Re: Caboose Industry Ground Throw Sprung

Jim Marlett

Support of the throw rod varies. If it isn’t too far, I don’t support it with anything. However, the ground throw’s throw rod goes into a gizmo fashioned from brass, not the switch's throw rod itself. That way nothing really has to support the long wire. If the reach is long, I sleeve the rod in a brass tube or solder the rod to a piece of square tubing. It is much easier to show than to describe.

This picture shows the gizmo that goes under the points. The tube goes through a hole under the throw bar and connects with the throw bar by a pin that drops through a small hole in the throw bar and drops into the tube. The picture is a little confusing because the gizmo would sit with the square tubing 90º to the track, not parallel as the picture might imply. The hole in the square tube on the other end is where my wire to the ground throw attaches. The two holes in the flat plate are for screws that hold the assembly to the sub-roadbed.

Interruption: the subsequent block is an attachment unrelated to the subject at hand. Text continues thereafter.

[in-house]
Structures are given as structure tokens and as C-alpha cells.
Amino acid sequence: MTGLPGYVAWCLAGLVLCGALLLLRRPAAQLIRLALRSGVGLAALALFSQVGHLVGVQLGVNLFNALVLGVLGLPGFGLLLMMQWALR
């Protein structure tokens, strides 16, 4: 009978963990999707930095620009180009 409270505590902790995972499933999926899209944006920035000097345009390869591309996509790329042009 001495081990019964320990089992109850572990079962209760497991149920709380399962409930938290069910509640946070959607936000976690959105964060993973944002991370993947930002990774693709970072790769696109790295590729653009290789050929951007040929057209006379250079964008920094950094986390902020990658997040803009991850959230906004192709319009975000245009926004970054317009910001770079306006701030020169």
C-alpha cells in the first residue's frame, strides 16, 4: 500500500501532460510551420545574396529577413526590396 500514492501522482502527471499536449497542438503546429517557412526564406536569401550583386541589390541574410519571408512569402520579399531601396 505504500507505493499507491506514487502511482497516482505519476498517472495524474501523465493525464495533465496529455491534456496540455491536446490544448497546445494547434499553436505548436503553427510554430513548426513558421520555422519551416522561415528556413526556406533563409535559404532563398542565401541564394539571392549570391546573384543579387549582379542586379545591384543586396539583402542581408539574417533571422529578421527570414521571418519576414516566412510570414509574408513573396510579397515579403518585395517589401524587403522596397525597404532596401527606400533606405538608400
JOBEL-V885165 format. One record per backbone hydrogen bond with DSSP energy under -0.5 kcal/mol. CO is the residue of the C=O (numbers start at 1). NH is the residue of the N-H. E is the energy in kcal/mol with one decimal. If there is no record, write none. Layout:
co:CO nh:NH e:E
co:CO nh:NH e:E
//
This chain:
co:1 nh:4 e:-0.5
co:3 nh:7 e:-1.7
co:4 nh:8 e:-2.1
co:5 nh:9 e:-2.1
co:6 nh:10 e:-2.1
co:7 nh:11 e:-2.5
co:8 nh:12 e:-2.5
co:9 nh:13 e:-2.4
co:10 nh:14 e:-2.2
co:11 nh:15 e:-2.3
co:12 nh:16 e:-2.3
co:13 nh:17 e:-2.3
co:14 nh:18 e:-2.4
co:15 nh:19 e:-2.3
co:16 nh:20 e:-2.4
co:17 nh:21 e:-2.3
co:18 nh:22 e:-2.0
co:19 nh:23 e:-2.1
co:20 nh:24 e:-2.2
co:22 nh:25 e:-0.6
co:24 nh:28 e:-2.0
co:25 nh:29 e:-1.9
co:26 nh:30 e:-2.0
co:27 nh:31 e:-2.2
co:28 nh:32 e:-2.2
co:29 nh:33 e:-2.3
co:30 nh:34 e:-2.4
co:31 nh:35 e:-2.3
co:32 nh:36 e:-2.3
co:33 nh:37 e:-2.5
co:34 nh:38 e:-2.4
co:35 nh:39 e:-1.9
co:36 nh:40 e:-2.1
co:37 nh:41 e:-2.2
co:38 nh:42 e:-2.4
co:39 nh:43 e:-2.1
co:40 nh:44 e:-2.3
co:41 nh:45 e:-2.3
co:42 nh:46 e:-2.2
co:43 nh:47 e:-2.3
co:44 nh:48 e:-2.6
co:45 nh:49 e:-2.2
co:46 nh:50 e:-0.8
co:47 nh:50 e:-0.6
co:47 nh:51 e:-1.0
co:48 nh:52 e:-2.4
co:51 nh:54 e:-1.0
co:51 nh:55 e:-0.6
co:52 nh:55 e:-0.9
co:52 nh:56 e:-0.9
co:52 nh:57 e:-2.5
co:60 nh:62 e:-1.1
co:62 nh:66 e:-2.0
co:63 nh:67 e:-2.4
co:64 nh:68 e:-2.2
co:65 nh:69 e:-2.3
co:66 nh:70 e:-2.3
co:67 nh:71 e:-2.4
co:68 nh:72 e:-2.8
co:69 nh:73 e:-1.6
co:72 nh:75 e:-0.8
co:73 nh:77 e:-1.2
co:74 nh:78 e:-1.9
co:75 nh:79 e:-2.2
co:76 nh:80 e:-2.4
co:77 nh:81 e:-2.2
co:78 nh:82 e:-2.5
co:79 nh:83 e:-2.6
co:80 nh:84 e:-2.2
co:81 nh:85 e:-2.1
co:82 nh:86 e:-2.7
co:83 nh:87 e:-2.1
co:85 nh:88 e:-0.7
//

This is what it looks like under the roadbed. This one is in a yard so there is plenty of plywood. The one by two on the right is glued to the fascia and whatever might be nearby and is what the platform that holds the ground throw is screwed into. Notice the wire is not supported and has a couple of bends to allow it to flex and to make adjustment easier. I usually put only one or two bends in the wire. I’m not sure why this one has two. You can’t see it in the photo, but the wire is held in place by simply bending the end down. In this case, the hole for the wire has a brass tube soldered into it for a tighter fit. I prefer this to just a hole. I’m not sure how many pictures I can put in a single post, so I’ll put some more photos in another post.

Jim Marlett

On Sep 13, 2022, at 10:14 AM, Mark Lewis <narrowrails12@...> wrote:


Interesting variation on manual turnout controls. 
2 questions...
How do you support the long throw rod over long distances, under the sub roadbed?
How are you attaching the small hand thrown mounting platforms, to the fascia board?

Mark Lewis 
Narrow gauge modeling in N.C.

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